RICEVILLE | On Monday, Jan. 21, dairy farmers from Mitchell and Howard Counties braved sub-zero temps to attend the 2019 Dairy Days in Riceville.
Five extension dairy specialists spoke during the event sponsored by the Iowa State University Extension and Outreach office.
Dr. Hugo A. Ramirez, of Iowa State University, gave his presentation on forage innoculants by teleconference from Mexico.
During his presentation, Ramirez encouraged attendees to consider using a forage innoculant, which helps to prevent spoilage and can save two to three percent dry matter.
“Most innoculants will be a positive investment, in most cases you need them,” Ramirez said.
Brian Lang, ISU Extension and Outreach Agronomist for northeast Iowa, gave a slide presentation on crop scouting of corn and alfalfa.
Lang encouraged farmers to scout their fields every six to ten days for plant diseases and insects that might be infesting their crops.
He challenged crop scouters to walk different patterns each time they travel a field, which enables a spotter to discover a problem in an isolated area.
“Robots look good compared to stall barns, but not so good when compared with new, low cost milking parlors,” said Dr. Larry Tranel, Dairy Field Specialist with ISU Extension and Outreach for northeast and southeast Iowa.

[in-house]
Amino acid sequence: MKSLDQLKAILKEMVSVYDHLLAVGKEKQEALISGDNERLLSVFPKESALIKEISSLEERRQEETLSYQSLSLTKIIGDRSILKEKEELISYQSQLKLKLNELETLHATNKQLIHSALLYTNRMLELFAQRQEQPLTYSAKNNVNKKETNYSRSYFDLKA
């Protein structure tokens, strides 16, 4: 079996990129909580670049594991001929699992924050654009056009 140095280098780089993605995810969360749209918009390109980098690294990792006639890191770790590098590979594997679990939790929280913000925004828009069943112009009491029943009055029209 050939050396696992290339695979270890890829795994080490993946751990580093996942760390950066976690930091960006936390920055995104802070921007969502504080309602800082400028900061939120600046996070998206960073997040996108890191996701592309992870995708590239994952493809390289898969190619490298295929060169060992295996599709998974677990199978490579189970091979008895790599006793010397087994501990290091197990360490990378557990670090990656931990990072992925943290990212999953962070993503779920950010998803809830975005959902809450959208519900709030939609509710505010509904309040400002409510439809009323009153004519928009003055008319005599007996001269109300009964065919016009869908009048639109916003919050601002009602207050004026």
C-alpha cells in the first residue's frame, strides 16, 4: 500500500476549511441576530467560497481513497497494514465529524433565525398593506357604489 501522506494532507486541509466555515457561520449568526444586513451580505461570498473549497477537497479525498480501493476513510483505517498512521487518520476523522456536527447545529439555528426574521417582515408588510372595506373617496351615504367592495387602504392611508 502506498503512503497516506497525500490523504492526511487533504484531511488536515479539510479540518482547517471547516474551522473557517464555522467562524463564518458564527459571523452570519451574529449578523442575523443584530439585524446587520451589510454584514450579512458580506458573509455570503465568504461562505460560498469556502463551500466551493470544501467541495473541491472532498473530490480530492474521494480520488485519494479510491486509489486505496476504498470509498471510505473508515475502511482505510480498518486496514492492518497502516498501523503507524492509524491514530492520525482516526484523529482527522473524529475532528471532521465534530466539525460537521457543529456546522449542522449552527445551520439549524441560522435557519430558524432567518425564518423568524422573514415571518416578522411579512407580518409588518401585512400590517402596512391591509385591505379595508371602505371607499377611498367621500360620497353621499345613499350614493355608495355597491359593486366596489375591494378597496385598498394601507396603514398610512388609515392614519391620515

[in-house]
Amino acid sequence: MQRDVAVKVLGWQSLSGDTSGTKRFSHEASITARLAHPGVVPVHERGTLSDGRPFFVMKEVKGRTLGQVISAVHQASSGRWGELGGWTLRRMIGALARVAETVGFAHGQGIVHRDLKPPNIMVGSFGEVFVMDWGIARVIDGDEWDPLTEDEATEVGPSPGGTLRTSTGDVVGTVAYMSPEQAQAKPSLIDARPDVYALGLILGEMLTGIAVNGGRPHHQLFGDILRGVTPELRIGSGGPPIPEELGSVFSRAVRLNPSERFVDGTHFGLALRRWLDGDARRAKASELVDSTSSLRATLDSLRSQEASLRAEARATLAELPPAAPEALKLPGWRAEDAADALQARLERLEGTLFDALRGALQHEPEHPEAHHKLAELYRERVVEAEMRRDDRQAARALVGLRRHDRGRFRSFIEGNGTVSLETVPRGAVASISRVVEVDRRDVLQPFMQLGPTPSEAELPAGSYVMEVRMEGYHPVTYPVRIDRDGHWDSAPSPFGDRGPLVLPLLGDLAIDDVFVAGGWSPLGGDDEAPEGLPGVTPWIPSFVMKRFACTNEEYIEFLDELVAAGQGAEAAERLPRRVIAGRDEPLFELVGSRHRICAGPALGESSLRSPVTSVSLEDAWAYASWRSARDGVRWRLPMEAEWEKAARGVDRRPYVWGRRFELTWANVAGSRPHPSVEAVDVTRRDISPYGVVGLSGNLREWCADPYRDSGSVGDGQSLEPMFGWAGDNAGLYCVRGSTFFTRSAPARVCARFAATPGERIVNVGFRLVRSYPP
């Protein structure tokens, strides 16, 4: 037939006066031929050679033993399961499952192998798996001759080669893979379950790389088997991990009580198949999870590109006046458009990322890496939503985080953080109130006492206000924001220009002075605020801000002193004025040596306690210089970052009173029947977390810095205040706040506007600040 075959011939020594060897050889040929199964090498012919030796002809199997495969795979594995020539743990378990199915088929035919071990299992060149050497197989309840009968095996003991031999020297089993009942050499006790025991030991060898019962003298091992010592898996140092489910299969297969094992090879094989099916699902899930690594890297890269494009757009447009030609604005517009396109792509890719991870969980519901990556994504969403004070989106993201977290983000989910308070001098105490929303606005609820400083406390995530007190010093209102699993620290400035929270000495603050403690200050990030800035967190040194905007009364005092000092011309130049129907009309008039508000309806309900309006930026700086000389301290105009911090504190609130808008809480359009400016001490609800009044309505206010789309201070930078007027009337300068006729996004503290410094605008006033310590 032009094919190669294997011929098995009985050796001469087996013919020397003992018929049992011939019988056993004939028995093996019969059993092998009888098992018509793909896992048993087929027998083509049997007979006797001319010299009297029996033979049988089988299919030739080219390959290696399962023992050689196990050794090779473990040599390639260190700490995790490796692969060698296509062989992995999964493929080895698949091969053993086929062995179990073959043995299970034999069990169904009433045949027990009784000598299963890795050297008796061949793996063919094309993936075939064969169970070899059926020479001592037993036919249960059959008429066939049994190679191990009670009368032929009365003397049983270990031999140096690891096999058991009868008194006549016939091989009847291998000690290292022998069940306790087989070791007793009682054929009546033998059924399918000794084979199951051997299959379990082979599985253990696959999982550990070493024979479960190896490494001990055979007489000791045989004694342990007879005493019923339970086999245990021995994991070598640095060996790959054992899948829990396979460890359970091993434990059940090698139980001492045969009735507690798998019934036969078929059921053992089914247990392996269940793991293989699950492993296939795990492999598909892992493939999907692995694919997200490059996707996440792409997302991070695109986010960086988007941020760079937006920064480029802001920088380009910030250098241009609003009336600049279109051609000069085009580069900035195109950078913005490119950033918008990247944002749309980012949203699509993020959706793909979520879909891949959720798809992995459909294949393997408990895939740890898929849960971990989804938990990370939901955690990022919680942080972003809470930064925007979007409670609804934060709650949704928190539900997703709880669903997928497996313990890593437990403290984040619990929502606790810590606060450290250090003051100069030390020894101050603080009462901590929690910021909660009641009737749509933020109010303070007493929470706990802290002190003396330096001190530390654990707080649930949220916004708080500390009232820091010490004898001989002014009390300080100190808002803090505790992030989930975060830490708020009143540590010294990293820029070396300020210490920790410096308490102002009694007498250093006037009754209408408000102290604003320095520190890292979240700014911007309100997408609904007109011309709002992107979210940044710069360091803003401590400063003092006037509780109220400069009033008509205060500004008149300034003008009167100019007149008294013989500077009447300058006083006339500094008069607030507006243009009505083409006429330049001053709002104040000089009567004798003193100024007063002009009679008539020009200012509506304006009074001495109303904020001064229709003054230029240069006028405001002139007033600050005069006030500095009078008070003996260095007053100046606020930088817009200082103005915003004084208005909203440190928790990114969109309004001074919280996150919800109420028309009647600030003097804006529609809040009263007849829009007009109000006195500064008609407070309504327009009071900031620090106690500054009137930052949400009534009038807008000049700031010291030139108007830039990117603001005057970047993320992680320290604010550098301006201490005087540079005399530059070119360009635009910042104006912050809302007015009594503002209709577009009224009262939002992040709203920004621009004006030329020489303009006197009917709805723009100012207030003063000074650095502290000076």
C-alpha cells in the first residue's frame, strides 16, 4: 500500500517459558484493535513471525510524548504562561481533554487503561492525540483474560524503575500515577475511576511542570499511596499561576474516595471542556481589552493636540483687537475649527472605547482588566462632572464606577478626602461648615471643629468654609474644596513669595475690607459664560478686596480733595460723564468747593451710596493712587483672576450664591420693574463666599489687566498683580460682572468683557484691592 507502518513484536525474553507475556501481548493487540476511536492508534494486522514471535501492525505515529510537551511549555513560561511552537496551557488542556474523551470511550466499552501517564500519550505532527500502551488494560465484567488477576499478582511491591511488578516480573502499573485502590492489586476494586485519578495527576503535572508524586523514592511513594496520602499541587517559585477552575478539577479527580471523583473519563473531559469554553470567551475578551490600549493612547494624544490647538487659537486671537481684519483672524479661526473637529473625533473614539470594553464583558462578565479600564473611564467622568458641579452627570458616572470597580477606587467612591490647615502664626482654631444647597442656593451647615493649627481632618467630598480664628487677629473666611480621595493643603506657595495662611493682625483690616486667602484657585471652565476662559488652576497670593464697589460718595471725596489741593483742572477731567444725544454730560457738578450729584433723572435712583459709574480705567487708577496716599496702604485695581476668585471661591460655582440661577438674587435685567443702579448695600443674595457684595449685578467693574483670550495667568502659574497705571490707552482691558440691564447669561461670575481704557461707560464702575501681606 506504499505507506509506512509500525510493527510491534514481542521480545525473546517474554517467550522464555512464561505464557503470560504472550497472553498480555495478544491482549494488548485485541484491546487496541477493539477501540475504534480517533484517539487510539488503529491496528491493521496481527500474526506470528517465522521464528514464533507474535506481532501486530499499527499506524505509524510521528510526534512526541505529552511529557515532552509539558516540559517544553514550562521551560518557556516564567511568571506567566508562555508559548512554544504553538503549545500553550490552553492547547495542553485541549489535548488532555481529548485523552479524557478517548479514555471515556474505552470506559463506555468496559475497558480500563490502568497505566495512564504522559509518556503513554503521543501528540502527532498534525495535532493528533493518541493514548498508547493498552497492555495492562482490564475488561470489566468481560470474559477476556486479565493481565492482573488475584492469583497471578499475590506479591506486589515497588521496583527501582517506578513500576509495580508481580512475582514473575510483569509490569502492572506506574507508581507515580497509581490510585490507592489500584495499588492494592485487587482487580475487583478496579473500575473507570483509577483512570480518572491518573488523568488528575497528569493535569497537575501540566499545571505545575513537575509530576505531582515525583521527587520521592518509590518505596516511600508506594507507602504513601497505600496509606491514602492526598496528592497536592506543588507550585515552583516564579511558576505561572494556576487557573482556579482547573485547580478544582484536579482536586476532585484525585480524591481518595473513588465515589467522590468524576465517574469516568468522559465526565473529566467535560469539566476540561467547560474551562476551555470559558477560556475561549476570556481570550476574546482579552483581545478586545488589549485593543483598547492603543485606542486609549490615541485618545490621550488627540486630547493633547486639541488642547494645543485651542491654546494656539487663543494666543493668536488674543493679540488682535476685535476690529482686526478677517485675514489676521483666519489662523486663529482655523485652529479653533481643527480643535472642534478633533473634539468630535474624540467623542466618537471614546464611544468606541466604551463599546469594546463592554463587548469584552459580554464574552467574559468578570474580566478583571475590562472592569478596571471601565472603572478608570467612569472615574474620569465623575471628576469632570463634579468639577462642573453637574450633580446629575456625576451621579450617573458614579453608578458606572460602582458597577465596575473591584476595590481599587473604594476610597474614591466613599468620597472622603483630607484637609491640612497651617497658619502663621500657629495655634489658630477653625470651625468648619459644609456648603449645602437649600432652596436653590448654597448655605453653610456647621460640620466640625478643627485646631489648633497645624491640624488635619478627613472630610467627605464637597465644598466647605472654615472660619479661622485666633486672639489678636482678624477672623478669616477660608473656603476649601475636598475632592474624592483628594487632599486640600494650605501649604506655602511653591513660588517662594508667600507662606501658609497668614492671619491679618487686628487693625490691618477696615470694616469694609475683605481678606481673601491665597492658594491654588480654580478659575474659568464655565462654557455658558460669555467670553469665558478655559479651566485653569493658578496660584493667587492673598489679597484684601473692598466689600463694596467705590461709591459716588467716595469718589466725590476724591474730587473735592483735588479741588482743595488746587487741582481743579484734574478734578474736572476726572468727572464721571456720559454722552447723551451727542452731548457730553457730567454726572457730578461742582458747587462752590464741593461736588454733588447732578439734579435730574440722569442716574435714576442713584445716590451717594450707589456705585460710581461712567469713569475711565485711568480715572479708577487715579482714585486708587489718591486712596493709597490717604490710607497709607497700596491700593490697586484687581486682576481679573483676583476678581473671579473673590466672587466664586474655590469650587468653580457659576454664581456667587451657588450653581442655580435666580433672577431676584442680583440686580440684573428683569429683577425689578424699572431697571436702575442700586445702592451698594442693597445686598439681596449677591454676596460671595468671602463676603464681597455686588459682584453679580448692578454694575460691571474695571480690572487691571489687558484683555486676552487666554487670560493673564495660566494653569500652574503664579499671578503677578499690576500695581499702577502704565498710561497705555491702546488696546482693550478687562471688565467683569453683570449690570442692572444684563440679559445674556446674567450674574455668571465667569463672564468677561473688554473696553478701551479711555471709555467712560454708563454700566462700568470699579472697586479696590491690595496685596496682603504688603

During his presentation, Tranel presented studies done on the cost of milking cows with traditional methods versus the use of milking with robots.
He said robot milking provides a better quality of life for the dairyman, but there is a higher investment, which has to be paid off in the first seven to eight years. If not properly cared for, maintenance costs for the robot systems can be high.
Still, robots drastically cut the cost of labor, improve production and provide more freedom for the dairy farmer.
In the afternoon, Jennifer Bentley, ISU Extension and Outreach Dairy Specialist for northeast Iowa, presented “What does your calf kitchen look like.”
“One of the important topics we don’t often talk about is the cleanliness in our calf operations,” said Bentley, who developed a protocol for cleaning calf feeding equipment. Bentley said how easily bacteria can spread when equipment isn’t properly cleaned and disinfected, which can increase mortality rates in young calves.
During the final presentation, Dr. Leo Timms, Extension Dairy Specialist, challenged dairy farmers to take an objective look at their replacement heifer programs.
Timms cited a 2017 ISU study that revealed the cost of keeping a replacement heifer for 24 months, (traditional calving age) was $2,241.
He pointed out many dairy farmers keep most of their heifers and then cull out the poorer ones and sell them as springers just prior to calving.